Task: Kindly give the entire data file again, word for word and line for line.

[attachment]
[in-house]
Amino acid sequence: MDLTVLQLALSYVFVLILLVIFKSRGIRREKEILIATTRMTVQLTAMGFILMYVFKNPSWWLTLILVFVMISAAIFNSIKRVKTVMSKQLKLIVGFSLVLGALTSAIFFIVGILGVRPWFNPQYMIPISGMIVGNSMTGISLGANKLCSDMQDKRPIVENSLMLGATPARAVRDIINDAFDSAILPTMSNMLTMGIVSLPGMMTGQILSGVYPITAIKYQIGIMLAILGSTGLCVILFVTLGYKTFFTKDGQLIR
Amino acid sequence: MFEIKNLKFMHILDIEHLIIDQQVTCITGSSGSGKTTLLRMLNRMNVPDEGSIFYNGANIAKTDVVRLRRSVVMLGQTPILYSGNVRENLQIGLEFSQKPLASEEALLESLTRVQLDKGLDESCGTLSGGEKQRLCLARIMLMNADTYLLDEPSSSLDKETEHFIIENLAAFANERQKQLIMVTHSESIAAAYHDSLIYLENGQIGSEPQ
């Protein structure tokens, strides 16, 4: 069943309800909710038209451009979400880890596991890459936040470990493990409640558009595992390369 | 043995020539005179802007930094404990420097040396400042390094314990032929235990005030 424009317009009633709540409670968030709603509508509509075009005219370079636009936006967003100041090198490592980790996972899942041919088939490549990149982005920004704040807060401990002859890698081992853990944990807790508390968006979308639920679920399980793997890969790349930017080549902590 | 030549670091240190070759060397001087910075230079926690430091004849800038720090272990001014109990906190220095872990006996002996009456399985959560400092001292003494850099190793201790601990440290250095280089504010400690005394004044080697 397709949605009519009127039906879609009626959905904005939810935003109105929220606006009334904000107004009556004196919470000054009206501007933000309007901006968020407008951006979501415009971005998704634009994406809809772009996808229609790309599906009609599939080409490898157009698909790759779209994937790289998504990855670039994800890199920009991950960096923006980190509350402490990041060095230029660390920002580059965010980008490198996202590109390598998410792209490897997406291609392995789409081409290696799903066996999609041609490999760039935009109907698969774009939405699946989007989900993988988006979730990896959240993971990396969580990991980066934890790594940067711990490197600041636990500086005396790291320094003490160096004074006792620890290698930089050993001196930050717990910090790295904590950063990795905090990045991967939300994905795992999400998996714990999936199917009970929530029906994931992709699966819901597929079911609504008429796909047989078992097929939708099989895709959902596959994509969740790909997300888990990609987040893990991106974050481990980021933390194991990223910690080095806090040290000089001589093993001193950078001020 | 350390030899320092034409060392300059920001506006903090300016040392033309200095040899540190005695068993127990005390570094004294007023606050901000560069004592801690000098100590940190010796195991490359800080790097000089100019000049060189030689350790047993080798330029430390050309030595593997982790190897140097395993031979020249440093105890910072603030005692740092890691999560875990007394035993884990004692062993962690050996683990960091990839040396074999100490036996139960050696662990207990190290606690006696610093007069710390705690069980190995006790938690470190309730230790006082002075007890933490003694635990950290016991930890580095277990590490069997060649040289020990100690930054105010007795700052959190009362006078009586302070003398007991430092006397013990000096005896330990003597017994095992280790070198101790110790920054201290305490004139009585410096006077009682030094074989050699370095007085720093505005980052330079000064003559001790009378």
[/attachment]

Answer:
[in-house]
Amino acid sequence: MDLTVLQLALSYVFVLILLVIFKSRGIRREKEILIATTRMTVQLTAMGFILMYVFKNPSWWLTLILVFVMISAAIFNSIKRVKTVMSKQLKLIVGFSLVLGALTSAIFFIVGILGVRPWFNPQYMIPISGMIVGNSMTGISLGANKLCSDMQDKRPIVENSLMLGATPARAVRDIINDAFDSAILPTMSNMLTMGIVSLPGMMTGQILSGVYPITAIKYQIGIMLAILGSTGLCVILFVTLGYKTFFTKDGQLIR
Amino acid sequence: MFEIKNLKFMHILDIEHLIIDQQVTCITGSSGSGKTTLLRMLNRMNVPDEGSIFYNGANIAKTDVVRLRRSVVMLGQTPILYSGNVRENLQIGLEFSQKPLASEEALLESLTRVQLDKGLDESCGTLSGGEKQRLCLARIMLMNADTYLLDEPSSSLDKETEHFIIENLAAFANERQKQLIMVTHSESIAAAYHDSLIYLENGQIGSEPQ
């Protein structure tokens, strides 16, 4: 069943309800909710038209451009979400880890596991890459936040470990493990409640558009595992390369 | 043995020539005179802007930094404990420097040396400042390094314990032929235990005030 424009317009009633709540409670968030709603509508509509075009005219370079636009936006967003100041090198490592980790996972899942041919088939490549990149982005920004704040807060401990002859890698081992853990944990807790508390968006979308639920679920399980793997890969790349930017080549902590 | 030549670091240190070759060397001087910075230079926690430091004849800038720090272990001014109990906190220095872990006996002996009456399985959560400092001292003494850099190793201790601990440290250095280089504010400690005394004044080697 397709949605009519009127039906879609009626959905904005939810935003109105929220606006009334904000107004009556004196919470000054009206501007933000309007901006968020407008951006979501415009971005998704634009994406809809772009996808229609790309599906009609599939080409490898157009698909790759779209994937790289998504990855670039994800890199920009991950960096923006980190509350402490990041060095230029660390920002580059965010980008490198996202590109390598998410792209490897997406291609392995789409081409290696799903066996999609041609490999760039935009109907698969774009939405699946989007989900993988988006979730990896959240993971990396969580990991980066934890790594940067711990490197600041636990500086005396790291320094003490160096004074006792620890290698930089050993001196930050717990910090790295904590950063990795905090990045991967939300994905795992999400998996714990999936199917009970929530029906994931992709699966819901597929079911609504008429796909047989078992097929939708099989895709959902596959994509969740790909997300888990990609987040893990991106974050481990980021933390194991990223910690080095806090040290000089001589093993001193950078001020 | 350390030899320092034409060392300059920001506006903090300016040392033309200095040899540190005695068993127990005390570094004294007023606050901000560069004592801690000098100590940190010796195991490359800080790097000089100019000049060189030689350790047993080798330029430390050309030595593997982790190897140097395993031979020249440093105890910072603030005692740092890691999560875990007394035993884990004692062993962690050996683990960091990839040396074999100490036996139960050696662990207990190290606690006696610093007069710390705690069980190995006790938690470190309730230790006082002075007890933490003694635990950290016991930890580095277990590490069997060649040289020990100690930054105010007795700052959190009362006078009586302070003398007991430092006397013990000096005896330990003597017994095992280790070198101790110790920054201290305490004139009585410096006077009682030094074989050699370095007085720093505005980052330079000064003559001790009378």